While overall healthcare and biotech public M&A activity declined in 2016 relative to 2015, there were still a significant number of large transactions announced in 2016 such as Pfizer’s $14 billion acquisition of Medivation. Another trend that emerged in 2016 was the acquisition of publicly traded emerging biotech companies by larger pharma players. Grabbing the most headlines in 2016 were Allergan’s acquisitions of Tobira and Vitae, both clinical stage, pre-commercial biotechs with no or minimal revenue. We’ve been hearing for a long time about the need of big pharma companies to expand their pipelines with innovative product candidates and that appeared to be a driving factor in both the Tobira and Vitae deals.
We wondered, however, if there was a larger trend of publicly traded emerging biotech companies being acquired, so we looked a little closer. Based on our research, thirteen publicly traded biotech, pharma and medtech companies (including Tobira and Vitae) with less than $100 million in revenue were acquired in 2016. While the Vitae and Tobira transactions were generally considered to be positive outcomes for investors, the other eleven transactions presented mixed results. Two of these transactions were reverse merger transactions in which the publicly traded company’s shareholders were subject to dilution as a result of shares issued to a private company counterpart. One transaction was a Section 363 asset sale of a publicly traded biotech company that had gone into bankruptcy. In four of the eleven transactions, the acquisition price per share was greater than the target’s price per share in its IPO or most recent equity offering. In the remaining four of the eleven transactions, the acquisition price per share was substantially less than the target’s price per share in its IPO or most recent equity offering.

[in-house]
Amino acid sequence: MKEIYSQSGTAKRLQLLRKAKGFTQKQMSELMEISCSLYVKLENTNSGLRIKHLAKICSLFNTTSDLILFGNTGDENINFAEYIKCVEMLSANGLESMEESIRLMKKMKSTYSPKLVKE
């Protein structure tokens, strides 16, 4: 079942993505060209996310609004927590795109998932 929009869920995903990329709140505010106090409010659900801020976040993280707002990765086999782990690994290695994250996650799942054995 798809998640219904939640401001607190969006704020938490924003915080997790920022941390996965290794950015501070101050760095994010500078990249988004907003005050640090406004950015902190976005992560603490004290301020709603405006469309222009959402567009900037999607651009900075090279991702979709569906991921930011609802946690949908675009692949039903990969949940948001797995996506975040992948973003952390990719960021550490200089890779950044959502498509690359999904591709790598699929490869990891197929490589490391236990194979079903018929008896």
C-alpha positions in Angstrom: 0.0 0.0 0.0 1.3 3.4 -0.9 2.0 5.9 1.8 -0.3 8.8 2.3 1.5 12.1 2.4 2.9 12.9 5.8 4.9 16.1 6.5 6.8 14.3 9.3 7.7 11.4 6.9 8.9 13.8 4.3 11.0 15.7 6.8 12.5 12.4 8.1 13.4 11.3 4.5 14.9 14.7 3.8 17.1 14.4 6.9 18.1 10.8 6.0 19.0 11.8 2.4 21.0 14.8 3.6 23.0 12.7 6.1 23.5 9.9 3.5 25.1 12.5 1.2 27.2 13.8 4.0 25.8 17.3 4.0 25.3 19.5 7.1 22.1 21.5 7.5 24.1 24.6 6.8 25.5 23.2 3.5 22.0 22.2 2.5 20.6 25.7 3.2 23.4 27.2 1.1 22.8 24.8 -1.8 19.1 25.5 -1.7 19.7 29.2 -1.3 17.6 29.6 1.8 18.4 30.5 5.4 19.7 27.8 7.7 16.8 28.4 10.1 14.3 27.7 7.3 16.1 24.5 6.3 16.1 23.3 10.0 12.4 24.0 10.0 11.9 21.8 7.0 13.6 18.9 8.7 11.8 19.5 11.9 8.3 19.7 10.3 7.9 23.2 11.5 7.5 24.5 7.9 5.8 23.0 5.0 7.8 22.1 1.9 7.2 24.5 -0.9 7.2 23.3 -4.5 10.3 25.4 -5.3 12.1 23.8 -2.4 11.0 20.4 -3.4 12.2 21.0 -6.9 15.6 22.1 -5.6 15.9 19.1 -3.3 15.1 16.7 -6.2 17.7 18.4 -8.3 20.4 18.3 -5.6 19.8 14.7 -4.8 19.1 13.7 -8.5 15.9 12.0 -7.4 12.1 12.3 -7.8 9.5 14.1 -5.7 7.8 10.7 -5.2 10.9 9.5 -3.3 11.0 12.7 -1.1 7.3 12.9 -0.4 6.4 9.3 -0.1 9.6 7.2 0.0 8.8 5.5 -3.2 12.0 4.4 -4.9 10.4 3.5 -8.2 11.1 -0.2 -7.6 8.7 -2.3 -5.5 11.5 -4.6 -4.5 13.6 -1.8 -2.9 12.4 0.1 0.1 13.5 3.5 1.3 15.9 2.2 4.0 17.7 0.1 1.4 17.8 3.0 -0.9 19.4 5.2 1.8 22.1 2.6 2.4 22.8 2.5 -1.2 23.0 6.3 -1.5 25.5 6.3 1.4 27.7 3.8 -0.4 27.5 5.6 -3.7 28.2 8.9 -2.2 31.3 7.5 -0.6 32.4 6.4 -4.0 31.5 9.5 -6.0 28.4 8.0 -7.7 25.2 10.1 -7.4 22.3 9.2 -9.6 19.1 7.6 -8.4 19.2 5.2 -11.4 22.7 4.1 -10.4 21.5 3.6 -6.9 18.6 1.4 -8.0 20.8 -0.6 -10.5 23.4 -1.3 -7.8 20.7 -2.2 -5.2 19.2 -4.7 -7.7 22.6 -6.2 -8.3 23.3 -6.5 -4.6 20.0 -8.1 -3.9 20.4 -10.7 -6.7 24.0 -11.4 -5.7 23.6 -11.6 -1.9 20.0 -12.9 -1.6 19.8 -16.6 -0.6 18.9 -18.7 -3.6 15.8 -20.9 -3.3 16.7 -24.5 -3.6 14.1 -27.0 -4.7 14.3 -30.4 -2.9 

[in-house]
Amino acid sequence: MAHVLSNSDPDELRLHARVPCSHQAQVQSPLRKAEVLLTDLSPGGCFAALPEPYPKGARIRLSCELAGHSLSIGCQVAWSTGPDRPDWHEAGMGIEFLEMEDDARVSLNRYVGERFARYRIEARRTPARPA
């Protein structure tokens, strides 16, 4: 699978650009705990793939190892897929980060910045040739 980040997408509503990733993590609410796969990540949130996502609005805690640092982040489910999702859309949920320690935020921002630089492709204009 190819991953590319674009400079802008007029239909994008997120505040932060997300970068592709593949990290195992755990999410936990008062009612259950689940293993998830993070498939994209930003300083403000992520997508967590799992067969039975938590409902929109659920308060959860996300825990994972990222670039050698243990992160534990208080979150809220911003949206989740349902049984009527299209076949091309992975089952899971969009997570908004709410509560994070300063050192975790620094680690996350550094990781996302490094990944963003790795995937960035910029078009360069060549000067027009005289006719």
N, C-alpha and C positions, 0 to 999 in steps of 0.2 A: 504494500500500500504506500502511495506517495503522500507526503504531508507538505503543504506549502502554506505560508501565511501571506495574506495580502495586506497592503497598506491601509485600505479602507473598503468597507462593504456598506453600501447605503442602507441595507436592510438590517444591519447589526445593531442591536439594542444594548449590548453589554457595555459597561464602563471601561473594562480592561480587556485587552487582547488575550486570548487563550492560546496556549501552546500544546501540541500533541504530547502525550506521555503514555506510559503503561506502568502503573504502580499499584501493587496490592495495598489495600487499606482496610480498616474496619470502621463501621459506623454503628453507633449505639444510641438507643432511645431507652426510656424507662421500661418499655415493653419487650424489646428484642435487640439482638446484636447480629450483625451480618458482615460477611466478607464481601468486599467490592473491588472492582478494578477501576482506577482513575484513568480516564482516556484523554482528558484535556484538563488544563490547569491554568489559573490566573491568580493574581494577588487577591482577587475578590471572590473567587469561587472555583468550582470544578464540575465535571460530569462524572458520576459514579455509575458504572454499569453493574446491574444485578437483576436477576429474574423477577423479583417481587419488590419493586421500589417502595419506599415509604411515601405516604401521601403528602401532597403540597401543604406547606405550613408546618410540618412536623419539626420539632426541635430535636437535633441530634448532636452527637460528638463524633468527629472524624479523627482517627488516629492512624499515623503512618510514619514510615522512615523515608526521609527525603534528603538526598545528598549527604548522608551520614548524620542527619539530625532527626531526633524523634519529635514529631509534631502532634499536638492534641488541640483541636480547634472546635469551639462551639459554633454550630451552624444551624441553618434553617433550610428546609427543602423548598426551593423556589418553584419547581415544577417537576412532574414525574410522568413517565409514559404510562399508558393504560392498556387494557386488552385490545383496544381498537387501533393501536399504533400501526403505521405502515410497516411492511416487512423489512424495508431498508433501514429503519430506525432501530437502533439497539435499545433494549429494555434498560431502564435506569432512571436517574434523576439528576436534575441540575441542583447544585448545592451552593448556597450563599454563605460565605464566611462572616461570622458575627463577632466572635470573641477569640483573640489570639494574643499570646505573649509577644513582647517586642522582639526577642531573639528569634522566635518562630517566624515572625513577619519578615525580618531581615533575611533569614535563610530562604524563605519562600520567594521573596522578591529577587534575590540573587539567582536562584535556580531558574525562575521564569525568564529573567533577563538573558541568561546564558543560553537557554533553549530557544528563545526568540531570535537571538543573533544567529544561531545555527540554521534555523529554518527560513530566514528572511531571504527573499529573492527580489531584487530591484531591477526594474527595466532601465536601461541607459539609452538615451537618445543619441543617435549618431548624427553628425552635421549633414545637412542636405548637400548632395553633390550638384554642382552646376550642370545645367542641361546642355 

We drew the following conclusions from looking at the data: 1) there was a small number of public M&A transactions relative to a large pool of pre-commercial biotechnology, pharma and medtech companies, 2) the companies that were acquired were in late stages of clinical development or had recently transitioned out of the development stage, and 3) an M&A exit is not always going to be a panacea for shareholders. Consistent with our experience, it appears that most emerging publicly traded biotechs will need to create shareholder value through means other than an M&A exit.
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